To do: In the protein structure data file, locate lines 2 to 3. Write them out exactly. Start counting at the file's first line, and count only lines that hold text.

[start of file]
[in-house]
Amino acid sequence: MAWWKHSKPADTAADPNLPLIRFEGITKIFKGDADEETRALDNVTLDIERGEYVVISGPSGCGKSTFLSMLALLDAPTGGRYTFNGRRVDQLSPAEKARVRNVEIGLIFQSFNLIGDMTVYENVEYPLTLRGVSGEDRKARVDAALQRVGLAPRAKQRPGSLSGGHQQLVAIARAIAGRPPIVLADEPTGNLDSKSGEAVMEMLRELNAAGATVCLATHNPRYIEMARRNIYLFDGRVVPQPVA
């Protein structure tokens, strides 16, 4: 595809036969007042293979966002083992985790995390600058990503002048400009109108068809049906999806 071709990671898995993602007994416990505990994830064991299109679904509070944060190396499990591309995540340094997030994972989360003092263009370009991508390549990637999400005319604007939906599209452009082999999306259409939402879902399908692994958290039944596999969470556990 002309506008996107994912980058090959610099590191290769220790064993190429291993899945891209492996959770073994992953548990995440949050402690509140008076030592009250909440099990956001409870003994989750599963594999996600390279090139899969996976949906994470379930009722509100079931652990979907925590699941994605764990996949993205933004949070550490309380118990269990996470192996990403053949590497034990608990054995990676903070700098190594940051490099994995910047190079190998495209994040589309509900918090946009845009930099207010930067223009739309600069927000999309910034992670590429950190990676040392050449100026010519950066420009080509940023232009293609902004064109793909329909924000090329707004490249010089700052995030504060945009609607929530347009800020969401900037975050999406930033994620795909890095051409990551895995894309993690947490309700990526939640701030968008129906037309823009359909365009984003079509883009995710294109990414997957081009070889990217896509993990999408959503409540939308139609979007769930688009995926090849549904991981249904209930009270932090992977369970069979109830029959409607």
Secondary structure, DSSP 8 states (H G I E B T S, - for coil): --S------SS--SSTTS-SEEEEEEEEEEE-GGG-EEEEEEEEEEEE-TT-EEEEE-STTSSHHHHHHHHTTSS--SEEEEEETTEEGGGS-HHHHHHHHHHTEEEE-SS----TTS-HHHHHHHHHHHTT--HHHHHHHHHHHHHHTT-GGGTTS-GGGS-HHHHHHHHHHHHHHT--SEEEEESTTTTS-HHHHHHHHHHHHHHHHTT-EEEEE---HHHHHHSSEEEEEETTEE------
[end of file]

Amino acid sequence: MAWWKHSKPADTAADPNLPLIRFEGITKIFKGDADEETRALDNVTLDIERGEYVVISGPSGCGKSTFLSMLALLDAPTGGRYTFNGRRVDQLSPAEKARVRNVEIGLIFQSFNLIGDMTVYENVEYPLTLRGVSGEDRKARVDAALQRVGLAPRAKQRPGSLSGGHQQLVAIARAIAGRPPIVLADEPTGNLDSKSGEAVMEMLRELNAAGATVCLATHNPRYIEMARRNIYLFDGRVVPQPVA
């Protein structure tokens, strides 16, 4: 595809036969007042293979966002083992985790995390600058990503002048400009109108068809049906999806 071709990671898995993602007994416990505990994830064991299109679904509070944060190396499990591309995540340094997030994972989360003092263009370009991508390549990637999400005319604007939906599209452009082999999306259409939402879902399908692994958290039944596999969470556990 002309506008996107994912980058090959610099590191290769220790064993190429291993899945891209492996959770073994992953548990995440949050402690509140008076030592009250909440099990956001409870003994989750599963594999996600390279090139899969996976949906994470379930009722509100079931652990979907925590699941994605764990996949993205933004949070550490309380118990269990996470192996990403053949590497034990608990054995990676903070700098190594940051490099994995910047190079190998495209994040589309509900918090946009845009930099207010930067223009739309600069927000999309910034992670590429950190990676040392050449100026010519950066420009080509940023232009293609902004064109793909329909924000090329707004490249010089700052995030504060945009609607929530347009800020969401900037975050999406930033994620795909890095051409990551895995894309993690947490309700990526939640701030968008129906037309823009359909365009984003079509883009995710294109990414997957081009070889990217896509993990999408959503409540939308139609979007769930688009995926090849549904991981249904209930009270932090992977369970069979109830029959409607």